Hate speech and its place in the First Amendment

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Hate speech and its place in the First Amendment

Patriot Prayer members debate with CWU students outside of Black Hall. Joey Gibson, founder of Patriot Prayer, can be seen in the black jacket and red sunglasses.

Patriot Prayer members debate with CWU students outside of Black Hall. Joey Gibson, founder of Patriot Prayer, can be seen in the black jacket and red sunglasses.

Patriot Prayer members debate with CWU students outside of Black Hall. Joey Gibson, founder of Patriot Prayer, can be seen in the black jacket and red sunglasses.

Patriot Prayer members debate with CWU students outside of Black Hall. Joey Gibson, founder of Patriot Prayer, can be seen in the black jacket and red sunglasses.

Georgia Mallett, Columnist

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In the events of the Patriot Prayer coming to town this past weekend, I heard many people say that they did not want them here and they did not want to hear what they had to say. Neither did I. Patriot Prayer is a group that is pro-First and Second Amendment and anti-government.

Although Patriot Prayer is not labeled a hate group, it did bring up a discussion amongst my classmates: should hate speech be protected by the First Amendment?

We hear hateful words spread around social media, everyday life and on the news. As disturbing as it is to hear people saying hateful words about fellow American citizens, we all wonder if it should be allowed. Yes, even though I do not condone hate speech, it should be protected.

The main freedom people associate with the First Amendment is the freedom of speech. This gives us the right to speak our mind freely and believe what we want to believe even if it is different from what our government or others believe. As there are some limitations and boundaries to this amendment, such as threats, most speech is justified under this law. Including hate speech.

It seems like it would be a good idea at first to make hate speech non-applicable to the First Amendment, but it isn’t. Doing this would cause hate speech to be against the law which would completely go against the First Amendment and make the rules of it trickier than necessary. This would also completely contradict what this country stands for.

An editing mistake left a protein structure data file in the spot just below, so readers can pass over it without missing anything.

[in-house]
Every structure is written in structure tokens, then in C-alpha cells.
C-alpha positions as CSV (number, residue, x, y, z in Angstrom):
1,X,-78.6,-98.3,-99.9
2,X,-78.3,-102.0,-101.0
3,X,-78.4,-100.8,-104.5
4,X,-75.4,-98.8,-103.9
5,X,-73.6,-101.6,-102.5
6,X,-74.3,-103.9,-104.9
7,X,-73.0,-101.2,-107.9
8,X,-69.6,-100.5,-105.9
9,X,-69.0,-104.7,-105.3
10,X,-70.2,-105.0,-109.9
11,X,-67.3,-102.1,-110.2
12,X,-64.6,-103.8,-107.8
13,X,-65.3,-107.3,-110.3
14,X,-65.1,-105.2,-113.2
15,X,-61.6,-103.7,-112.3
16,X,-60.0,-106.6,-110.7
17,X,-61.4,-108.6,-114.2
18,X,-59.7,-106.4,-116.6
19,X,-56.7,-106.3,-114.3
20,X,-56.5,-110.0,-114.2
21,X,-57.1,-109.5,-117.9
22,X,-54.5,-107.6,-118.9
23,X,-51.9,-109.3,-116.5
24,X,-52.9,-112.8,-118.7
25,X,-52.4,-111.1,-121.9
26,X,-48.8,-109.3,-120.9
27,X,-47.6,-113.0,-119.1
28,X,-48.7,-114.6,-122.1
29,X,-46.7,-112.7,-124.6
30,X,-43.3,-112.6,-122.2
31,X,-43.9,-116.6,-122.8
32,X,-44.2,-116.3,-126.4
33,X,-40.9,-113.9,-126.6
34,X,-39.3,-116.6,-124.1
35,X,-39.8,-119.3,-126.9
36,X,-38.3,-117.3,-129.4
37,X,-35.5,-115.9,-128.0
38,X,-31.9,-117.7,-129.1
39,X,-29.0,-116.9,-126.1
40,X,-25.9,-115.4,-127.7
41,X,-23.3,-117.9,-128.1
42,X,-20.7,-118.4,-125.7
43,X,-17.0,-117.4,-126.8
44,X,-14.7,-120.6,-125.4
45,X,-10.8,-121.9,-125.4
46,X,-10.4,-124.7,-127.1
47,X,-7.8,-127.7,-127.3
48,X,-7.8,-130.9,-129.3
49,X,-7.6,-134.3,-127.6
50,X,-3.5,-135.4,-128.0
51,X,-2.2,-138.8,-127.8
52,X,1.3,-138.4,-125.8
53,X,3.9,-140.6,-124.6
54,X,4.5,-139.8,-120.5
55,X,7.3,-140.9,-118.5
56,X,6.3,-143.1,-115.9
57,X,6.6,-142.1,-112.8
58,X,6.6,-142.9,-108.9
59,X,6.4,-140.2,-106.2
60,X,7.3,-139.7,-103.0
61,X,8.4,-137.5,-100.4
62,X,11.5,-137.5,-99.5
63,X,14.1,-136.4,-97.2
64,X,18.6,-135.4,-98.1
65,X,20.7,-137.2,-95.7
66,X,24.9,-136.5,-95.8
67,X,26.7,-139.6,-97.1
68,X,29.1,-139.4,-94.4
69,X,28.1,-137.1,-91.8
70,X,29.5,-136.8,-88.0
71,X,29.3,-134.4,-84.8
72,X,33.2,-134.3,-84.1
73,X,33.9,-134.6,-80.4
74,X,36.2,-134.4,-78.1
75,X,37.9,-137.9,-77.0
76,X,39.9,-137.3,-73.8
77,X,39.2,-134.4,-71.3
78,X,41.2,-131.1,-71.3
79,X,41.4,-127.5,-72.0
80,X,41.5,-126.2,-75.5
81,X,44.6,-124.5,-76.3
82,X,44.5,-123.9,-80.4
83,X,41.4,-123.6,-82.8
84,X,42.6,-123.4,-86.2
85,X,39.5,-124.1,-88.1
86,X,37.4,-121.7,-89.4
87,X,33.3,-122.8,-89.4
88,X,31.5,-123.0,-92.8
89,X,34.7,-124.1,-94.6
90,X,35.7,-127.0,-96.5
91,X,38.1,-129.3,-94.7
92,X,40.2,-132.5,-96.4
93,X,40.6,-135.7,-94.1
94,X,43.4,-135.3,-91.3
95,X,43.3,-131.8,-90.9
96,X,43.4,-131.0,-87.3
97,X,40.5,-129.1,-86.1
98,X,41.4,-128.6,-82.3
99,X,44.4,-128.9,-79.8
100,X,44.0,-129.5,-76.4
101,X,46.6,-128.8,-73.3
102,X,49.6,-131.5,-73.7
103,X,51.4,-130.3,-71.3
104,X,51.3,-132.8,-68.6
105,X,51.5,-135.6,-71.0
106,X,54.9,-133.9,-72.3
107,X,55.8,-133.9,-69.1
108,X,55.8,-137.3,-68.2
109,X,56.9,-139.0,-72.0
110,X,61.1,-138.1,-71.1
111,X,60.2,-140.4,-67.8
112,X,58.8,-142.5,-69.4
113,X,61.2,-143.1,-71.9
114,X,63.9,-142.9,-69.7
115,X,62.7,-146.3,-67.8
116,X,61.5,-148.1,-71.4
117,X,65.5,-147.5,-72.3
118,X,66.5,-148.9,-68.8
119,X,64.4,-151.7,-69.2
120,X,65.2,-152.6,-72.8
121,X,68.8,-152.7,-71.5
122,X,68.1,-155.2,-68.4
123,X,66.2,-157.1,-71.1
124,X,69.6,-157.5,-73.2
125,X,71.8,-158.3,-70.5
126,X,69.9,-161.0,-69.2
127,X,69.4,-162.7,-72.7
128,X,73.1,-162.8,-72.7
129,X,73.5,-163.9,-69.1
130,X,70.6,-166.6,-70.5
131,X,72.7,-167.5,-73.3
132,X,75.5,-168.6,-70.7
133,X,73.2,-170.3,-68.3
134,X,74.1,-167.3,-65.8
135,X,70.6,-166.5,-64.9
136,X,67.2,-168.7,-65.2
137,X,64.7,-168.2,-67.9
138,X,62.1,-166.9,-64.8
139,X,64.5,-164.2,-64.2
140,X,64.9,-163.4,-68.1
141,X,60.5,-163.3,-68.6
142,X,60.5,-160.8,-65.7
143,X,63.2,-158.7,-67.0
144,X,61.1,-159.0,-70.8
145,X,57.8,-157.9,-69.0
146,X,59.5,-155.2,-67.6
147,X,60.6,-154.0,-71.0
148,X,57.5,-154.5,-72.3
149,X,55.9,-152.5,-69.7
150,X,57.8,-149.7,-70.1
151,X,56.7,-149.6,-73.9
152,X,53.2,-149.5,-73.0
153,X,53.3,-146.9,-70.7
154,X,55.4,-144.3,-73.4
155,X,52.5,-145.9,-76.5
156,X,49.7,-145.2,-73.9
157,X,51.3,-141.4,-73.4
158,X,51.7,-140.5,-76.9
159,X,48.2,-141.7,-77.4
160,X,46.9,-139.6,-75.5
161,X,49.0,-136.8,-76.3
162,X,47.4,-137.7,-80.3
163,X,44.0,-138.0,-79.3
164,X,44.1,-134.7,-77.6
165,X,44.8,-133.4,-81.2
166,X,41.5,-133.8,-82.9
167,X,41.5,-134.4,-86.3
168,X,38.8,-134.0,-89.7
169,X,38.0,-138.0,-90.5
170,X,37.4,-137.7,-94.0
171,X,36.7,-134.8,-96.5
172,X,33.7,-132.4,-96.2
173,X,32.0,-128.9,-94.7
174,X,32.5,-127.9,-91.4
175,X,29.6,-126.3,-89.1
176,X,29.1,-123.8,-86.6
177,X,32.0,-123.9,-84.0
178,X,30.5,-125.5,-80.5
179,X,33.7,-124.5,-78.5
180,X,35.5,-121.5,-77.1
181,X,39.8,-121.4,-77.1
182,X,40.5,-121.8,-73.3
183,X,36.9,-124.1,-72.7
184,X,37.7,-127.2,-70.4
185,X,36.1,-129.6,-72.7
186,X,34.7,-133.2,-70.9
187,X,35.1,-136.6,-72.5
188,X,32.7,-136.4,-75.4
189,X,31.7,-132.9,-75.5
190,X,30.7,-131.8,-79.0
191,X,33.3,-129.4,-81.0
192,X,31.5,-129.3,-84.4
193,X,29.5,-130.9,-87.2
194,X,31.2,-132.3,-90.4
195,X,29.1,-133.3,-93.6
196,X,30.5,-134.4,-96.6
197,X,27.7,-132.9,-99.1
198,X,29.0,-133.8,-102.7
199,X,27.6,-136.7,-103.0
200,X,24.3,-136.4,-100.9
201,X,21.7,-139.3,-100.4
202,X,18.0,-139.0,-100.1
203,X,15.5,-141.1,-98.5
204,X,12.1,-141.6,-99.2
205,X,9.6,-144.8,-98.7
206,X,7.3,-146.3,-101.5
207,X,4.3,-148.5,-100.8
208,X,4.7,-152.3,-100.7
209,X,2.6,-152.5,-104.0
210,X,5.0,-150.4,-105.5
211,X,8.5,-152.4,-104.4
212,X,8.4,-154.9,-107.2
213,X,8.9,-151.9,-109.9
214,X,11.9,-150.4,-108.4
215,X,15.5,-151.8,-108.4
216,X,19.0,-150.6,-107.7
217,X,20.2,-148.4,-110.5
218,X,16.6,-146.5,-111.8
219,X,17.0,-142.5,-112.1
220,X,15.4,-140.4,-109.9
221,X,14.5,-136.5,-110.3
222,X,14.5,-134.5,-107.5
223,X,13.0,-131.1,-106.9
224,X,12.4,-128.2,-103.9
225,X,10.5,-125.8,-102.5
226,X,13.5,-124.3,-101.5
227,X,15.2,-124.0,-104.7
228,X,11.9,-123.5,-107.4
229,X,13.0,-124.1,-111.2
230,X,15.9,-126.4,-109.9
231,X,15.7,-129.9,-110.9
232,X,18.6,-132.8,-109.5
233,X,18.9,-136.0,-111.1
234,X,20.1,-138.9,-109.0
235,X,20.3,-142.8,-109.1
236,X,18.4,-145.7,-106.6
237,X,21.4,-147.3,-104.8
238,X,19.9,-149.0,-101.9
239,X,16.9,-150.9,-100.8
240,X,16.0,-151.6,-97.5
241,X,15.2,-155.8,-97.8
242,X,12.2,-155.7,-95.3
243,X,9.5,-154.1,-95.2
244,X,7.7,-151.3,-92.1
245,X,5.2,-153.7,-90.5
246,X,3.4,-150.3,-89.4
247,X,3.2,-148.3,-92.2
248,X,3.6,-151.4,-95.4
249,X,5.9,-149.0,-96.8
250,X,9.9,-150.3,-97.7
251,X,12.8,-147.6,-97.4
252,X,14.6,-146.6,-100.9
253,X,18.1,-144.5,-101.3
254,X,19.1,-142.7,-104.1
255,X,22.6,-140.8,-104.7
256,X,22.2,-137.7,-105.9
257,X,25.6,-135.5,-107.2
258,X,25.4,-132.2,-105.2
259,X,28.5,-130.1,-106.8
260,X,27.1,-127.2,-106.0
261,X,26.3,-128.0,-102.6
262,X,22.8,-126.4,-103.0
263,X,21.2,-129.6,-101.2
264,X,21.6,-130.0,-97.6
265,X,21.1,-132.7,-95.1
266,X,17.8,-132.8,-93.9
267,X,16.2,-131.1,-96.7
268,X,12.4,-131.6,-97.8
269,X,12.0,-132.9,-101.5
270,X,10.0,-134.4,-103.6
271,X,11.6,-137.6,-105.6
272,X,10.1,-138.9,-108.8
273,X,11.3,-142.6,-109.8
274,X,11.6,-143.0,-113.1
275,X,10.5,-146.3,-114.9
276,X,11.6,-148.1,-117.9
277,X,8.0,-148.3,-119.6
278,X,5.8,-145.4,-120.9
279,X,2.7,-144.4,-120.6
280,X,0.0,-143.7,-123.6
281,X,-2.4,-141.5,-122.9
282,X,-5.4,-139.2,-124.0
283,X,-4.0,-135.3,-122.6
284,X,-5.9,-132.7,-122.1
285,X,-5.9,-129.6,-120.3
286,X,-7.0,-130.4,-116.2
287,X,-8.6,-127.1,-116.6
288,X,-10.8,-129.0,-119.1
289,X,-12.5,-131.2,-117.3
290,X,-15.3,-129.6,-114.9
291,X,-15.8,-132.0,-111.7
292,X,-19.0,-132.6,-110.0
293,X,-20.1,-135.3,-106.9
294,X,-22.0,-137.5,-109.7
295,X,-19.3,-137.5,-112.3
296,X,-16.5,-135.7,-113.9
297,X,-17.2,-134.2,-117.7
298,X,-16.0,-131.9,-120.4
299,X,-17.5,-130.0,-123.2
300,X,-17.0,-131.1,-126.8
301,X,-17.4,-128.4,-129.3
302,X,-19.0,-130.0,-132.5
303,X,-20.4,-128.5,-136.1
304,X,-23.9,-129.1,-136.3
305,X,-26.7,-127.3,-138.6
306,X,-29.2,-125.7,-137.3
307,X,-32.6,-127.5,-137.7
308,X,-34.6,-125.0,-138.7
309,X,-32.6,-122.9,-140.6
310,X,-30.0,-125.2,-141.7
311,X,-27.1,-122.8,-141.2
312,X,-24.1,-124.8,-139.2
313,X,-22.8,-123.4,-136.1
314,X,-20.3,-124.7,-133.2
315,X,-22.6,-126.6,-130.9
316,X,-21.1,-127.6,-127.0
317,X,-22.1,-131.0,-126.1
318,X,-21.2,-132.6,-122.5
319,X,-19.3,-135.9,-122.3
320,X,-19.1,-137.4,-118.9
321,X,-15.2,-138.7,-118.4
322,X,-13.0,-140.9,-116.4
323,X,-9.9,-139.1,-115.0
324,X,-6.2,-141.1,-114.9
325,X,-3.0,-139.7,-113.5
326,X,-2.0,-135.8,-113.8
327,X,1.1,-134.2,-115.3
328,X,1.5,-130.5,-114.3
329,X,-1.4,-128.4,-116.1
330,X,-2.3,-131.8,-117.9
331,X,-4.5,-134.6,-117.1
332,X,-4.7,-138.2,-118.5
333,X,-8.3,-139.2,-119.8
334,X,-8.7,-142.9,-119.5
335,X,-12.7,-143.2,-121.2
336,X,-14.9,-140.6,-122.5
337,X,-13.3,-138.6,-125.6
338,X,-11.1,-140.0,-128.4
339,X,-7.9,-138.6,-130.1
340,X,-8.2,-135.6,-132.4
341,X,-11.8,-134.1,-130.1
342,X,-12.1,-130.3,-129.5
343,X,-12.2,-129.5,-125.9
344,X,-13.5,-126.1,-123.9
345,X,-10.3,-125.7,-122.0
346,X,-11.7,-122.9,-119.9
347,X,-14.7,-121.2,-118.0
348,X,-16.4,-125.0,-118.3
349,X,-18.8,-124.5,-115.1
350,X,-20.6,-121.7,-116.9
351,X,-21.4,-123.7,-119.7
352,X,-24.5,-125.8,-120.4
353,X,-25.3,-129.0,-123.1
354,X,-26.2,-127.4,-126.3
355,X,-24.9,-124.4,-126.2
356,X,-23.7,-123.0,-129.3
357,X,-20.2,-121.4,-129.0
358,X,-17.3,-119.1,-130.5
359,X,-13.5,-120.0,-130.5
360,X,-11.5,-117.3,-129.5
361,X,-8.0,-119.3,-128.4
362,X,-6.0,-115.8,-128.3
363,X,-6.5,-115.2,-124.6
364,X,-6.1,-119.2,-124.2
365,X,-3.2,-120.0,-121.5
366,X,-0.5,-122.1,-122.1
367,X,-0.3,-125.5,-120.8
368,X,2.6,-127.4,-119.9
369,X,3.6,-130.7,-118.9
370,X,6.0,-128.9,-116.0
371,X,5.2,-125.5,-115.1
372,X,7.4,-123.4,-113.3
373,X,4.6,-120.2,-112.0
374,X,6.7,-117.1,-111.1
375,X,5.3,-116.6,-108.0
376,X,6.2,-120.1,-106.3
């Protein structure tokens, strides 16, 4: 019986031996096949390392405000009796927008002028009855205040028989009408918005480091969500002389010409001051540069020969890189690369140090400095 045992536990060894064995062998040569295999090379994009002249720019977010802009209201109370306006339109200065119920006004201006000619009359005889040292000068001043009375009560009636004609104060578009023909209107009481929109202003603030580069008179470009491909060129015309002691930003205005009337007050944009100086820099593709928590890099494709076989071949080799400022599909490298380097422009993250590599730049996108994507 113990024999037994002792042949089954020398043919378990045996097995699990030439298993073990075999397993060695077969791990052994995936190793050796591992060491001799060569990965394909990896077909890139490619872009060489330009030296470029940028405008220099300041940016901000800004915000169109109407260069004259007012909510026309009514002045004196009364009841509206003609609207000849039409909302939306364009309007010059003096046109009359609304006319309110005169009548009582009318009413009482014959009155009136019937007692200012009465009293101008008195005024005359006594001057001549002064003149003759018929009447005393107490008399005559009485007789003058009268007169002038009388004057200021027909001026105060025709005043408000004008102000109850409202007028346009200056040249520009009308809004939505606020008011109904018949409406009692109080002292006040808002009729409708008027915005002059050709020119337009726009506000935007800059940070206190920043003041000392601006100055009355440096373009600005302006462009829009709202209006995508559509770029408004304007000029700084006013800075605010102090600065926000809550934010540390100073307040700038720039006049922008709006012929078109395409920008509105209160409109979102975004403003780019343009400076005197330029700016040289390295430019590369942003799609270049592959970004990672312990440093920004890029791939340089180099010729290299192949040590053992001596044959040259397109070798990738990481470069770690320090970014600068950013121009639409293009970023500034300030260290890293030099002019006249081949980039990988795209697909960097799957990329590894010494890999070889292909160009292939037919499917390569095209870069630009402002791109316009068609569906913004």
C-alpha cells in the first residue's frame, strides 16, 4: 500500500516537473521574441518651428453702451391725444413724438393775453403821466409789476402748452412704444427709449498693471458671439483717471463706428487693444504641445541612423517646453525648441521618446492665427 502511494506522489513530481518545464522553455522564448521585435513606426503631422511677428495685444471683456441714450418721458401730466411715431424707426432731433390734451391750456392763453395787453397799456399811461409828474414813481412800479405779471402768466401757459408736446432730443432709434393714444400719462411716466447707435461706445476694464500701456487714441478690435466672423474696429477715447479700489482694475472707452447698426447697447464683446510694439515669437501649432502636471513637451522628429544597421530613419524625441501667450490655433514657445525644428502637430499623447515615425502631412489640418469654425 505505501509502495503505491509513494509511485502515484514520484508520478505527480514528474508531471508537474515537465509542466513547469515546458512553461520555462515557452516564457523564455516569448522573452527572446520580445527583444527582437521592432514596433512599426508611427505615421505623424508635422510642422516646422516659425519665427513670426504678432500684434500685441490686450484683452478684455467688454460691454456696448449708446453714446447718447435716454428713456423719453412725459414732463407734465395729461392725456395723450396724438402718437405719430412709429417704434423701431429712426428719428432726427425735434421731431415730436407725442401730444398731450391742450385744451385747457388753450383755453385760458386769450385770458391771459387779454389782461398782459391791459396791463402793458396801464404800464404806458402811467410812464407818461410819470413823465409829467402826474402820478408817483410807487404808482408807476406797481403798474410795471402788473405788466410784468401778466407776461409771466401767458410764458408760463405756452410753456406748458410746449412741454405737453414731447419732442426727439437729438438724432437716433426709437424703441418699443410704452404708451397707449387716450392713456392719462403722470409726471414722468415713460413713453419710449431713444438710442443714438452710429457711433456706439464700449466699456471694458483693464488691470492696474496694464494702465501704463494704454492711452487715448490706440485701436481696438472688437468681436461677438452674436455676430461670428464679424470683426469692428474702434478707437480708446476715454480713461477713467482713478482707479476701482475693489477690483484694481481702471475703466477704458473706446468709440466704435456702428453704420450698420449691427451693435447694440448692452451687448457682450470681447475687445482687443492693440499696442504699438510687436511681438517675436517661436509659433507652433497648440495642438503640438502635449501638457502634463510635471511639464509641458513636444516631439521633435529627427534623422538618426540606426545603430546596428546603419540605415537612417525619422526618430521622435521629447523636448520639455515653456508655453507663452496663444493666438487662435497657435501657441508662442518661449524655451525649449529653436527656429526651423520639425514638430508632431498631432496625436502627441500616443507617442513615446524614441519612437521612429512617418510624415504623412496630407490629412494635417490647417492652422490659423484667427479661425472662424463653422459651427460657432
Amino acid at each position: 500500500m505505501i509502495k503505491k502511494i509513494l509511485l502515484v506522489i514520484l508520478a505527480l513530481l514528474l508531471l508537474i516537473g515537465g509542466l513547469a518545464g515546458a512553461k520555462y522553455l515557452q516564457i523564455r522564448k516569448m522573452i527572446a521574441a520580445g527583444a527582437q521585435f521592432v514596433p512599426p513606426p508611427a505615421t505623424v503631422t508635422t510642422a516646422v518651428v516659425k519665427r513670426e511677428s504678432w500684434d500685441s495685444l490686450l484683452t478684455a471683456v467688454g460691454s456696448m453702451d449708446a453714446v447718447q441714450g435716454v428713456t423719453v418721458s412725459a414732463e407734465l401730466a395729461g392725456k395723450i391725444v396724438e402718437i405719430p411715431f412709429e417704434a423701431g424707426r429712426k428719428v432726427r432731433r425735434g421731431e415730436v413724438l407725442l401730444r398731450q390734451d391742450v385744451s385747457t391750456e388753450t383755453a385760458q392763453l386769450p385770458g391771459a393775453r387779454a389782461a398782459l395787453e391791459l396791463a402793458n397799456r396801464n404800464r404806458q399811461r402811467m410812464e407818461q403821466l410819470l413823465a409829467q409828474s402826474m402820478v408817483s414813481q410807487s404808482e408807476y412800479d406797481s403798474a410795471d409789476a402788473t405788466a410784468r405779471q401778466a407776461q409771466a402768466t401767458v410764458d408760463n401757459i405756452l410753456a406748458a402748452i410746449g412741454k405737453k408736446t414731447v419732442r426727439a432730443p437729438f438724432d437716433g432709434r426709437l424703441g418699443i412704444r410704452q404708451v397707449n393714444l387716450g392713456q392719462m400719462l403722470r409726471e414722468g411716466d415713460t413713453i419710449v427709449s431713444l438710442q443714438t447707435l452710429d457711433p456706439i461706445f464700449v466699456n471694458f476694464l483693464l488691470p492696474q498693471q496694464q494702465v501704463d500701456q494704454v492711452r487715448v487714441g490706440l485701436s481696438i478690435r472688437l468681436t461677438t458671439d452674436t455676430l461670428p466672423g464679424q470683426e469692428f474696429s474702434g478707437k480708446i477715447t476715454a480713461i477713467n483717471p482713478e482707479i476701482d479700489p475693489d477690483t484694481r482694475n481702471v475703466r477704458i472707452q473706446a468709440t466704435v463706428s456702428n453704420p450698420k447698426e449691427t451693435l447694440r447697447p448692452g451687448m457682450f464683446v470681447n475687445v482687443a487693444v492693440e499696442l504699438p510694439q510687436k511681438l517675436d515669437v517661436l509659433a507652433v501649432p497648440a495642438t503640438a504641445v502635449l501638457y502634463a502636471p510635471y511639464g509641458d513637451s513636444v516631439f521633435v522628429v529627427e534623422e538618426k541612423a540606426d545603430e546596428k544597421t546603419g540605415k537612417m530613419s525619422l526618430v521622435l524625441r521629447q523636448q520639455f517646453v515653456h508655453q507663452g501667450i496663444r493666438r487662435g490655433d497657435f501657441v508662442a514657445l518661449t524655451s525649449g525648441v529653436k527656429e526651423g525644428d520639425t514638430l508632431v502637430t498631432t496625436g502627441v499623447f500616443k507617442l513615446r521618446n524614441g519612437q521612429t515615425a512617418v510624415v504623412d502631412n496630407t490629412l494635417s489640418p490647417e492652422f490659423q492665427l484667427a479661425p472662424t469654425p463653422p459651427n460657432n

Imagine our country where hate speech was banned. Who would get to decide what was hate speech or not? We all have a personal definition of what is offensive. What if the current president were in charge of what was considered hateful words? No one would be able to even speak their mind about what they thought of him most likely. His supporters might also label it majorly offensive to them. The point is, if the country bans one form of speech because it is deemed offensive to one group, it could cause a domino effect of banned expression.

Yes, some ideas are much more offensive than others, but the solution is not to ban those ideas. The solution is to keep speaking our mind, listen to one another reasonably and try to have respect for others despite their opinions.

Patriot Prayer is known for being a violent group, but this is mainly because of the presences of counter-protesters. Thankfully, this weekend, no one was hurt. If anything, Patriot Prayer remained mostly respectful and peaceful at their events from what I saw. I did not agree with what they were saying, but they expressed their point of view amicably which is respectable.

Free speech is a vital part of our society. Without it, many things would not have progressed in our country. As troubling as hate speech is, especially these days, the best thing we can do is to debate it. This could help everyone experience different opinions and viewpoints rather than get stuck in a cycle of their own thoughts. This seems to be happening a lot these days, unfortunately, but as long as speech is expressed peacefully and respectfully, maybe we can start listening to each other.

 

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